Category Archives: Another Dad

Pram Etiquette

When parenthood looms, there are a number of skills that any self-respecting mum or dad will want to acquire. Breast-feeding, nappy-changing and bottle-expressing are talents that, while not exactly rocket science, must nevertheless be learnt by neophyte parents. Another talent that can be added to that list is pram-pushing. It may sound simple, but it’s harder than you’d think.

When I was little and my mum would take me to the supermarket, I always clamoured to get to push the trolley. After knocking over towers of tinned fruit and nipping a few old ladies’ ankles, I was soon relieved of my duties however. Imagine my excitement, years later, when I became a father, and the opportunity arose to relive the four-wheeled perambulations of my youth. Best of all, there’d be no one with the authority to curtail my fun, should things go awry.

As I manipulated the pram through crowded streets for the first time, I found myself confronted by a series of incommodious wheeled obstacles to negotiate – opposing prams. I had never realised how many babies there are in the world until acquiring one myself. As I fleetingly made eye contact with the mothers struggling to manoeuvre their cumbersome contraptions past mine, I wondered what the correct protocol was for such situations. White van men tend to give each other a nod and let their fellow drivers out at junctions. Do the same rules apply to pram etiquette? Unsure of the correct protocol to follow, I decided against acknowledging my fellow pram-pushers.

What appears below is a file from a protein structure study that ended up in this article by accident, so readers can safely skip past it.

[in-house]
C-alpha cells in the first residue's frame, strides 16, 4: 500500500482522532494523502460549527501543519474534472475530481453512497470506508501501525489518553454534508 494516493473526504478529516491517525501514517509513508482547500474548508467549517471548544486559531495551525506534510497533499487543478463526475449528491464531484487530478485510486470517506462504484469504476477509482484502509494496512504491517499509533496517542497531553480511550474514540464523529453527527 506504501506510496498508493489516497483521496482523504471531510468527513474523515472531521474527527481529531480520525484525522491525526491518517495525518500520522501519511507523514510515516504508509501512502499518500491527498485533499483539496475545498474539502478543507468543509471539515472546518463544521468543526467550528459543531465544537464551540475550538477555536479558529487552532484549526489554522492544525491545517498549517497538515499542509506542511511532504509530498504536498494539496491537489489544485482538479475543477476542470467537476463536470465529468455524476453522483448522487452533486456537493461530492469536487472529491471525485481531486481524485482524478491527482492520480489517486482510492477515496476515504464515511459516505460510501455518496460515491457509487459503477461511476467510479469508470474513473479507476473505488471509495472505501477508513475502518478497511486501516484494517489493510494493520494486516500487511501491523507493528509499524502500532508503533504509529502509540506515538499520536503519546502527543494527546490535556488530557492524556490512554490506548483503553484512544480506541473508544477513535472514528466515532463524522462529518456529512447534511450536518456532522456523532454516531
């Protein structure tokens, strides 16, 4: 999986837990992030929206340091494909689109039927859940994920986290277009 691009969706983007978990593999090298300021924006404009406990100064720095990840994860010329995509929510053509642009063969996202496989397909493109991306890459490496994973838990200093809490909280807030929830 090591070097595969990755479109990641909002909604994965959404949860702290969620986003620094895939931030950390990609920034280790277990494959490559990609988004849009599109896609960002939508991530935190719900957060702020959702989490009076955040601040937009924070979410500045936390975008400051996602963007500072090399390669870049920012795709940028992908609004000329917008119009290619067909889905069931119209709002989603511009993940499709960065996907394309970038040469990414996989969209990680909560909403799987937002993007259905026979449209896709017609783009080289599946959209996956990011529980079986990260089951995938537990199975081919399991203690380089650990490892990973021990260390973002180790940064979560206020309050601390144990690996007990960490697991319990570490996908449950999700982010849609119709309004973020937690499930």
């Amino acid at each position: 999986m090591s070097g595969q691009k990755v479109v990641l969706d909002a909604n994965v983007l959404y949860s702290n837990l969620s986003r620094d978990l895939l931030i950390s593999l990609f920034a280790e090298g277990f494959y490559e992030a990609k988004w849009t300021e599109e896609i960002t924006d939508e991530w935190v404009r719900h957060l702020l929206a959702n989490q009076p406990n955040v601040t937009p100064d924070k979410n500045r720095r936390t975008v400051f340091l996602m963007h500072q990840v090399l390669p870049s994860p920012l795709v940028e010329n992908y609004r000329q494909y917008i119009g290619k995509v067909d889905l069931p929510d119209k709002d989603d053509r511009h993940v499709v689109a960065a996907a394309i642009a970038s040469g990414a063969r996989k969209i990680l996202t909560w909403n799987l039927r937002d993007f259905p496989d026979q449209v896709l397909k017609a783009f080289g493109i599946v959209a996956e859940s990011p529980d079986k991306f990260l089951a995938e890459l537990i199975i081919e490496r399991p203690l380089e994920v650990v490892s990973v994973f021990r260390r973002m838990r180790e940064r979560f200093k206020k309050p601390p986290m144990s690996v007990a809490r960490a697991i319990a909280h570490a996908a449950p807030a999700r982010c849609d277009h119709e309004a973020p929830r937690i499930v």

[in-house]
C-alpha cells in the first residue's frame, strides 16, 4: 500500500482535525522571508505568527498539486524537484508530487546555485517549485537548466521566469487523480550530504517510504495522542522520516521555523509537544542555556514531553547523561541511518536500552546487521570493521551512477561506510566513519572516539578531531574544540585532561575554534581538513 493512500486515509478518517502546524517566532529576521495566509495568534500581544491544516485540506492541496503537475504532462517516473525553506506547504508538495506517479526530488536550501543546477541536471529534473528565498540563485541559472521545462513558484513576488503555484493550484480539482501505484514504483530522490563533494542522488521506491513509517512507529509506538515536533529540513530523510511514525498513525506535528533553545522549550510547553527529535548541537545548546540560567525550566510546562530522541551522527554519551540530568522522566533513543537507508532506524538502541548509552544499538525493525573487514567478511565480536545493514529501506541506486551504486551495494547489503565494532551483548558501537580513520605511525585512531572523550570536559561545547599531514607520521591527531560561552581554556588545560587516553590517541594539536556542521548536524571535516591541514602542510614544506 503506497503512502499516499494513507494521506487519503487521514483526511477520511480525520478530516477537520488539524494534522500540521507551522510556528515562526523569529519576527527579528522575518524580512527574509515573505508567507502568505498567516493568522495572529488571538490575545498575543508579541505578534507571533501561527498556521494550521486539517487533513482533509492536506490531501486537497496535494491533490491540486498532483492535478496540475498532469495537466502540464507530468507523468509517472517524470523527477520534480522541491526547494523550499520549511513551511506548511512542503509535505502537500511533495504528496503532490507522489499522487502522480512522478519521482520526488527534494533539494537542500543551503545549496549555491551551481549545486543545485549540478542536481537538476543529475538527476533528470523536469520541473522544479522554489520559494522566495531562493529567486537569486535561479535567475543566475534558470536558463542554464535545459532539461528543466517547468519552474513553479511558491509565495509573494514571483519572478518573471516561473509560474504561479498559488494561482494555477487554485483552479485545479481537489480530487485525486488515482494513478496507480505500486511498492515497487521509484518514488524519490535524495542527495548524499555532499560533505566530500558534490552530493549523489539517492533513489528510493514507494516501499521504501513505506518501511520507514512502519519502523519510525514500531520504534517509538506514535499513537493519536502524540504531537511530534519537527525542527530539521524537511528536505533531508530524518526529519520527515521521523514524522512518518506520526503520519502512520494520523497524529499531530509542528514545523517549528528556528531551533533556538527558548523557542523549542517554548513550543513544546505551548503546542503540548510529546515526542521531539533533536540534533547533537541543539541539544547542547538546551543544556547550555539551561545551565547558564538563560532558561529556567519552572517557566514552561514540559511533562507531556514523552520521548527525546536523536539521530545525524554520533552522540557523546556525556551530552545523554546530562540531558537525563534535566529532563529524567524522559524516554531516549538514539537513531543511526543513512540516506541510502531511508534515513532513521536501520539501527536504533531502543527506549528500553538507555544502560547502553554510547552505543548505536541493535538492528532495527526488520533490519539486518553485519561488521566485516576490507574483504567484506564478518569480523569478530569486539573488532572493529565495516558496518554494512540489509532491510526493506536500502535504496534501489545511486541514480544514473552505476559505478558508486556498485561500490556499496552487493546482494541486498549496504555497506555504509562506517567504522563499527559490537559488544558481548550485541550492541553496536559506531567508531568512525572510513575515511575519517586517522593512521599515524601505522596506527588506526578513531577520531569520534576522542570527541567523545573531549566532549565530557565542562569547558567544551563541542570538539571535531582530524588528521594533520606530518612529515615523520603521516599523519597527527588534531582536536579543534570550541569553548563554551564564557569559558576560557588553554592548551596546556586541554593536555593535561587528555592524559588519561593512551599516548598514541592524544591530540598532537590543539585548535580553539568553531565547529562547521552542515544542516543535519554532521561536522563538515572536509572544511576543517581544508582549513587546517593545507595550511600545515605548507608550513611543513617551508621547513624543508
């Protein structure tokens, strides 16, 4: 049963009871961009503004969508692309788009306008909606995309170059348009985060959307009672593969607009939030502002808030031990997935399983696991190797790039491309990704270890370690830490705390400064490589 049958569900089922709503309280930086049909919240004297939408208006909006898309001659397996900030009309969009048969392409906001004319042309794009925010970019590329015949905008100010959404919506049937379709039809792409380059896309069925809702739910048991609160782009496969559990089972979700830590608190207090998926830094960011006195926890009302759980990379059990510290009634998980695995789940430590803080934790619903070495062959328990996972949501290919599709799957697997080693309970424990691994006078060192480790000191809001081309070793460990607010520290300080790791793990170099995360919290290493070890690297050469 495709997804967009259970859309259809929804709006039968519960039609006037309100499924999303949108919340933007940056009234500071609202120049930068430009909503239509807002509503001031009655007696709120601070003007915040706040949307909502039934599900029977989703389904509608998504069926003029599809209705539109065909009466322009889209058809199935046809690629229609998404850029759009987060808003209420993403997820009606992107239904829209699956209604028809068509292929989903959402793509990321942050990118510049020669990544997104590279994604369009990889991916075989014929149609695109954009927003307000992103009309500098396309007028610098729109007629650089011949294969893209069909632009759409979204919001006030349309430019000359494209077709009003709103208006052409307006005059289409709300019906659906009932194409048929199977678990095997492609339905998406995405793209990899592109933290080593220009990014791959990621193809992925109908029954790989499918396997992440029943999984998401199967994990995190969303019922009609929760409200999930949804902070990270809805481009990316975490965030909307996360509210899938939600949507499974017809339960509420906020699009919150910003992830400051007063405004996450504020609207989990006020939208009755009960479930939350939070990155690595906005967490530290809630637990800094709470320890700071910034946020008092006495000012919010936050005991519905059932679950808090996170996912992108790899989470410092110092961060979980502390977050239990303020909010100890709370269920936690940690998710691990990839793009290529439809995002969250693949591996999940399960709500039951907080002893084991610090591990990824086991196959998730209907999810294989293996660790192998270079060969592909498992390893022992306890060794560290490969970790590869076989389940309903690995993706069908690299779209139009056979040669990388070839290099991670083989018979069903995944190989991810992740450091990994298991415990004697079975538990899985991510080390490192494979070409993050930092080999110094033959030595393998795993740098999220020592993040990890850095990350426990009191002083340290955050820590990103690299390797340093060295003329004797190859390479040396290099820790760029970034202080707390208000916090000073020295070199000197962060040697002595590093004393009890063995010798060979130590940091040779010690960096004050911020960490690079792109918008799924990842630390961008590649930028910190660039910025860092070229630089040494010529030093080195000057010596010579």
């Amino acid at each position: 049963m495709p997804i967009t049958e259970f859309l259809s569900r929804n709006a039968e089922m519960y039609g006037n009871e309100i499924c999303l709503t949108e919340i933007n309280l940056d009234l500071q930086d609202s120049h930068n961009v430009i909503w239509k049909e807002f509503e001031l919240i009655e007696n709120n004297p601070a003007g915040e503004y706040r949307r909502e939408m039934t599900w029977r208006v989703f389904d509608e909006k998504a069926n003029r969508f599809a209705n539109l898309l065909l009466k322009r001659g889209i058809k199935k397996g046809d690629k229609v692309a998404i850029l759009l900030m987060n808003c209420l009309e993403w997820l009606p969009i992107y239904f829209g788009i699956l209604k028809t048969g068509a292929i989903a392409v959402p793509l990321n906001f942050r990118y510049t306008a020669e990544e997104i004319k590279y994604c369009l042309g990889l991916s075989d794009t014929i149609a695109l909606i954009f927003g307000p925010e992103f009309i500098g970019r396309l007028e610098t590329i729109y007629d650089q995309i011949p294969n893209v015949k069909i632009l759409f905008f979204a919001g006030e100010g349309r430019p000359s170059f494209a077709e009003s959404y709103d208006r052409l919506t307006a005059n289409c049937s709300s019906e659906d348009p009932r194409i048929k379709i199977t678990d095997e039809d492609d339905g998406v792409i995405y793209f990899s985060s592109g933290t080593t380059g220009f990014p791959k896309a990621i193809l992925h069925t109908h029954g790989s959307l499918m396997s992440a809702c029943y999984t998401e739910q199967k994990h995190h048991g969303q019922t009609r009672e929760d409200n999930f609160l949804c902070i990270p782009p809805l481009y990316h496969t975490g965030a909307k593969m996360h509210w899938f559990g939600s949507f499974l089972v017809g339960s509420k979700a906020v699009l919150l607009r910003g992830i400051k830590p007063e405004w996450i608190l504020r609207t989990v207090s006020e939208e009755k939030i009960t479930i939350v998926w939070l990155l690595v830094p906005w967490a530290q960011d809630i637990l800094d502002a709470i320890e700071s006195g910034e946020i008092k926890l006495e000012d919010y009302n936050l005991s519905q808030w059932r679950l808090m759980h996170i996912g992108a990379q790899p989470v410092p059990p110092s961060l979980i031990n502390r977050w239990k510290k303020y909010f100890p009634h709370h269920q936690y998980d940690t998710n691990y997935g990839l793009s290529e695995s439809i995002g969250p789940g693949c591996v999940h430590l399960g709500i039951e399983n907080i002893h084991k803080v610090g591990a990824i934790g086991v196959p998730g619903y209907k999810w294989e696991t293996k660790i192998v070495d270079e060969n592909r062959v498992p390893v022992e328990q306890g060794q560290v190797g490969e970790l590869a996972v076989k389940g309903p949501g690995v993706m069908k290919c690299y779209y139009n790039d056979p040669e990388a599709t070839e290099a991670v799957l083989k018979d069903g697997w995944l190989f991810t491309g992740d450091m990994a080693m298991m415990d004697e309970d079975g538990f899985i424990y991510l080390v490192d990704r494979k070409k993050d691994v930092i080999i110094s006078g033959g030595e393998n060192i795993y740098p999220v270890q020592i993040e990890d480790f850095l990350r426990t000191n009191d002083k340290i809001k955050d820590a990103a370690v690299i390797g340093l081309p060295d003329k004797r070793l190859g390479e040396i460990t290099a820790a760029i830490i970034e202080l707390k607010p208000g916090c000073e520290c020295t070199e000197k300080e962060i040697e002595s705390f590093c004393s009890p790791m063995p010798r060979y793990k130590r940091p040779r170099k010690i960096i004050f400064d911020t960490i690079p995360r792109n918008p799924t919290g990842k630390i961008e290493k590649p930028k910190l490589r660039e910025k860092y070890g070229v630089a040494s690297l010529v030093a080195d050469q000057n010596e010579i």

During my sojourn through town, I clung on tightly to the pram at all times, scared that I might become separated from it. The firm grip was not for fear of someone trying to steal my baby, but lest i absentmindedly wander off, forgetting that I had company. My dad once forgot my sister and arrived home without her, much to the horror of my mum. 25 years later, he’s still not been forgiven. Returning home with all my shopping but no daughter would make for an inauspicious start to fatherhood. After expertly pushing the pram up and down kerbs, through swing doors and up escalators, it occurred to me that all my trolley-pushing practice of yore had stood me in good stead.

The ability to nappy-change one-handed while spoon-feeding your baby is an invaluable skill to acquire, especially during those formative early months. Likewise, if you can express milk in the middle of the night without so much as raising your weary head off the pillow, your talent is to be admired. When it comes to venturing out into the real world however, the only skill you truly need is to have complete mastery over your buggy. By all means baby your baby, but don’t let that pram run you ragged – teach it who’s boss. It’s the only language it understands.

De Facto Dad

I saw my girls today for the first time in three weeks.  In the world of business, 21 days is nothing – invoices frequently take four times that long to clear – but when your daughters are two and five, three weeks is an aeon.  How long three weeks is in toddler years, I don’t know.  All I do know is that three weeks is too long.  When you live 100 miles away from your children, it’s not far enough as to make the distance an excuse for a lack of contact.  It is far enough however so as to render popping in to see them on the spur of the moment impracticable.  It takes me four hours and two buses to reach the girls, slightly less when I can afford the train.  Lil E has already changed so much since I last saw her.  Two years old and she’s bigger, more loquacious and more like me than ever.